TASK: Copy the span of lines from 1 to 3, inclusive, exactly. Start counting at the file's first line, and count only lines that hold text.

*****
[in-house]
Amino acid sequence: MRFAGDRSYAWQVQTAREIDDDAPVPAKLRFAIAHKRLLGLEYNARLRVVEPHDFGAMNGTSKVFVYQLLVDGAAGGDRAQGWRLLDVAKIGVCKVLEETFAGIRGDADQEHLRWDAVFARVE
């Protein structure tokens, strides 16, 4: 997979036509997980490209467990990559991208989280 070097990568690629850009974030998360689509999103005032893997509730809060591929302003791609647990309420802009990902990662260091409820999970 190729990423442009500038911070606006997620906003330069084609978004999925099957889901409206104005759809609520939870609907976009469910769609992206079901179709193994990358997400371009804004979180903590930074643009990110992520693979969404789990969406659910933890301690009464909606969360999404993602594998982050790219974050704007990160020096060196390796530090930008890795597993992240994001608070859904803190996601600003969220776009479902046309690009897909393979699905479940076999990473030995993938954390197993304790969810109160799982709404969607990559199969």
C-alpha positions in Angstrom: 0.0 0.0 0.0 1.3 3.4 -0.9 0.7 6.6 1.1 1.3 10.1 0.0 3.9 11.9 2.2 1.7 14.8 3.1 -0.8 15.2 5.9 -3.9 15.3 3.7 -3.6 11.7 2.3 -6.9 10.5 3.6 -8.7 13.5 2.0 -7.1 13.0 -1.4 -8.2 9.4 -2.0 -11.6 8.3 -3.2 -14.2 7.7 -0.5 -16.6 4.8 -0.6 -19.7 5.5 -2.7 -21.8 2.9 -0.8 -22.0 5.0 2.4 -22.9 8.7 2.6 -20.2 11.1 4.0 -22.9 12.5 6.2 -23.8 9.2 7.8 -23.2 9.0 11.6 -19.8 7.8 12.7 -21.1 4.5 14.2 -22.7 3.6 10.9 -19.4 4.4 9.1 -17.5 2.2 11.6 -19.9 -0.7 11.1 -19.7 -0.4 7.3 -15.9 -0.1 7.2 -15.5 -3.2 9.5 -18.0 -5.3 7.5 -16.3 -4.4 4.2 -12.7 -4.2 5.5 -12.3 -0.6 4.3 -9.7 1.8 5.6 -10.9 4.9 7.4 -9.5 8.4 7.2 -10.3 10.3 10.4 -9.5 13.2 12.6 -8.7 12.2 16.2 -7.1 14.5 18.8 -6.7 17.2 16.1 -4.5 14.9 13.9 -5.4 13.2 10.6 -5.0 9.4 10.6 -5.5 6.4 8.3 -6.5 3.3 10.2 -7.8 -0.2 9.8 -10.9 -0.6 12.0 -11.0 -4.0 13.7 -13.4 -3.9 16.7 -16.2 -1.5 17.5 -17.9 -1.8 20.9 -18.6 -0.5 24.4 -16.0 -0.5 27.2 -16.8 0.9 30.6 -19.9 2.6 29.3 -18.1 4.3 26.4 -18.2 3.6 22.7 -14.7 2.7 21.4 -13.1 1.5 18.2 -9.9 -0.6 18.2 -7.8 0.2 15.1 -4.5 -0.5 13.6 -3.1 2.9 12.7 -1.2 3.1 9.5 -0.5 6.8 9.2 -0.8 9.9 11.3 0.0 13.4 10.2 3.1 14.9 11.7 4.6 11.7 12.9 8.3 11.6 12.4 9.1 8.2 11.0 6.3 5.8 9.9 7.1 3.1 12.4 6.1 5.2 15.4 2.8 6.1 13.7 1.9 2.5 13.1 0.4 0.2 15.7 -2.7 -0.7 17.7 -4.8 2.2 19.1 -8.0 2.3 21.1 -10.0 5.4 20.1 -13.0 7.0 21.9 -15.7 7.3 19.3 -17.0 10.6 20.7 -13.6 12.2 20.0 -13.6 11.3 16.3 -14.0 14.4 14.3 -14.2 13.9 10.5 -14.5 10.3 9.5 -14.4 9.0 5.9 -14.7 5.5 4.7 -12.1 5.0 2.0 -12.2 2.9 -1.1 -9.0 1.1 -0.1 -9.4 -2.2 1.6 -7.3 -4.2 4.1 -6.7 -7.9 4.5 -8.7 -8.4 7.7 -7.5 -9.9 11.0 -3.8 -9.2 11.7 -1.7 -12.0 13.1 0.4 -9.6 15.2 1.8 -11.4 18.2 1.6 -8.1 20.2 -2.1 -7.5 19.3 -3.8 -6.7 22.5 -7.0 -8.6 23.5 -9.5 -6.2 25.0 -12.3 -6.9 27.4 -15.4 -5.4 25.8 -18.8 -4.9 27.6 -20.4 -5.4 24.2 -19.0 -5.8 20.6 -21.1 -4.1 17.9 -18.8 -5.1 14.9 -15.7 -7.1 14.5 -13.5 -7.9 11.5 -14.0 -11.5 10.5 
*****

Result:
[in-house]
Amino acid sequence: MRFAGDRSYAWQVQTAREIDDDAPVPAKLRFAIAHKRLLGLEYNARLRVVEPHDFGAMNGTSKVFVYQLLVDGAAGGDRAQGWRLLDVAKIGVCKVLEETFAGIRGDADQEHLRWDAVFARVE
């Protein structure tokens, strides 16, 4: 997979036509997980490209467990990559991208989280 070097990568690629850009974030998360689509999103005032893997509730809060591929302003791609647990309420802009990902990662260091409820999970 190729990423442009500038911070606006997620906003330069084609978004999925099957889901409206104005759809609520939870609907976009469910769609992206079901179709193994990358997400371009804004979180903590930074643009990110992520693979969404789990969406659910933890301690009464909606969360999404993602594998982050790219974050704007990160020096060196390796530090930008890795597993992240994001608070859904803190996601600003969220776009479902046309690009897909393979699905479940076999990473030995993938954390197993304790969810109160799982709404969607990559199969």